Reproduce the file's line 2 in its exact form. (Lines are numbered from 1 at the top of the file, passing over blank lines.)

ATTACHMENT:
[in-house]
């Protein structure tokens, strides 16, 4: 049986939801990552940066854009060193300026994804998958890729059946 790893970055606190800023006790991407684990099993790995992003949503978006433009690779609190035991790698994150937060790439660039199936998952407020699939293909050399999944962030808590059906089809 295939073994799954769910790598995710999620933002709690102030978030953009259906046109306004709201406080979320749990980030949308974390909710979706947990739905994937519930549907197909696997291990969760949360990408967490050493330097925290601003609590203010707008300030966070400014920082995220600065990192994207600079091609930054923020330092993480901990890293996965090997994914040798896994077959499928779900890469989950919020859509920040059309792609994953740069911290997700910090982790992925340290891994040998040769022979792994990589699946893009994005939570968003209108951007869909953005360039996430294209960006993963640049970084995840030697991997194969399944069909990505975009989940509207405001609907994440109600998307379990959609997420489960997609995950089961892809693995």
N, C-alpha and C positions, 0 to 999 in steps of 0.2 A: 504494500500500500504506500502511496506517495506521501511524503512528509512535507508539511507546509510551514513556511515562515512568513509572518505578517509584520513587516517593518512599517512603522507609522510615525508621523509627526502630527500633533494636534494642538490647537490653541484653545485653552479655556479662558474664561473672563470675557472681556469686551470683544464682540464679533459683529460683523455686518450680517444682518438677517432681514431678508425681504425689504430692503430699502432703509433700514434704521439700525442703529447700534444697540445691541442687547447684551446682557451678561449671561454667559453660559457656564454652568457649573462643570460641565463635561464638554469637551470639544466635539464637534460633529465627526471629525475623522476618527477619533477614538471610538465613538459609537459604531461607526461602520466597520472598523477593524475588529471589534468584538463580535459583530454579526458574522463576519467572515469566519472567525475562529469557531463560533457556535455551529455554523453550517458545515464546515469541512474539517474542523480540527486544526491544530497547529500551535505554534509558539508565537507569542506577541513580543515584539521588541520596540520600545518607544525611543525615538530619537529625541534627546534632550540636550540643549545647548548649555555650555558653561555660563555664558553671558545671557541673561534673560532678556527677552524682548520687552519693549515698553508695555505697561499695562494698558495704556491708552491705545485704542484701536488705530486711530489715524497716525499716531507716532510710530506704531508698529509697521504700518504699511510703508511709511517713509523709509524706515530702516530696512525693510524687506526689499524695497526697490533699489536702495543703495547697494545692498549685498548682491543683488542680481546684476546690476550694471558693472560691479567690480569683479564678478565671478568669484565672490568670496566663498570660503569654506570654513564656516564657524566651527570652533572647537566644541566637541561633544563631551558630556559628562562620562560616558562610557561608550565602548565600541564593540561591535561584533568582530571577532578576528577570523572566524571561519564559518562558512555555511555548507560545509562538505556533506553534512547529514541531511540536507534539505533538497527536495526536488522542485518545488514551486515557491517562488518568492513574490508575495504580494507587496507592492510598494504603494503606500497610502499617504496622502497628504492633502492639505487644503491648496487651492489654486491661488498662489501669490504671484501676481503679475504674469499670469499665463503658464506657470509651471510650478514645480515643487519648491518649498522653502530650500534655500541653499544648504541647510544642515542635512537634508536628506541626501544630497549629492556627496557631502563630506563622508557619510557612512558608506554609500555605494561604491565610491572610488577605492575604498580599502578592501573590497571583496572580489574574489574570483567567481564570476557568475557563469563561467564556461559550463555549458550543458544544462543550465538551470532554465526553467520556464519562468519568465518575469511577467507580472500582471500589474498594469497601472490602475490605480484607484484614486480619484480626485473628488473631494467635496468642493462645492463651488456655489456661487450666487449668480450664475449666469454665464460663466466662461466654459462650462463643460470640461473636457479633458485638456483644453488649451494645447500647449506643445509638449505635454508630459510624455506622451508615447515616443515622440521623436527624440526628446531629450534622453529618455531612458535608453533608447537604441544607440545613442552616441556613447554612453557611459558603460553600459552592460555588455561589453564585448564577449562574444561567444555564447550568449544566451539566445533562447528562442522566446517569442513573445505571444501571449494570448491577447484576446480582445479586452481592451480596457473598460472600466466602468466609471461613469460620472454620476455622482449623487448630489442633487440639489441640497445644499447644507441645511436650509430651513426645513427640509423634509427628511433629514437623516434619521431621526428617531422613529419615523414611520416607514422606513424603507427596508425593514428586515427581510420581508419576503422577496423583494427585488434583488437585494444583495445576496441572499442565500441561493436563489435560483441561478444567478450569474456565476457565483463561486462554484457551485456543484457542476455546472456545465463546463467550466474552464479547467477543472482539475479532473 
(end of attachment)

């Protein structure tokens, strides 16, 4: 049986939801990552940066854009060193300026994804998958890729059946 790893970055606190800023006790991407684990099993790995992003949503978006433009690779609190035991790698994150937060790439660039199936998952407020699939293909050399999944962030808590059906089809 295939073994799954769910790598995710999620933002709690102030978030953009259906046109306004709201406080979320749990980030949308974390909710979706947990739905994937519930549907197909696997291990969760949360990408967490050493330097925290601003609590203010707008300030966070400014920082995220600065990192994207600079091609930054923020330092993480901990890293996965090997994914040798896994077959499928779900890469989950919020859509920040059309792609994953740069911290997700910090982790992925340290891994040998040769022979792994990589699946893009994005939570968003209108951007869909953005360039996430294209960006993963640049970084995840030697991997194969399944069909990505975009989940509207405001609907994440109600998307379990959609997420489960997609995950089961892809693995």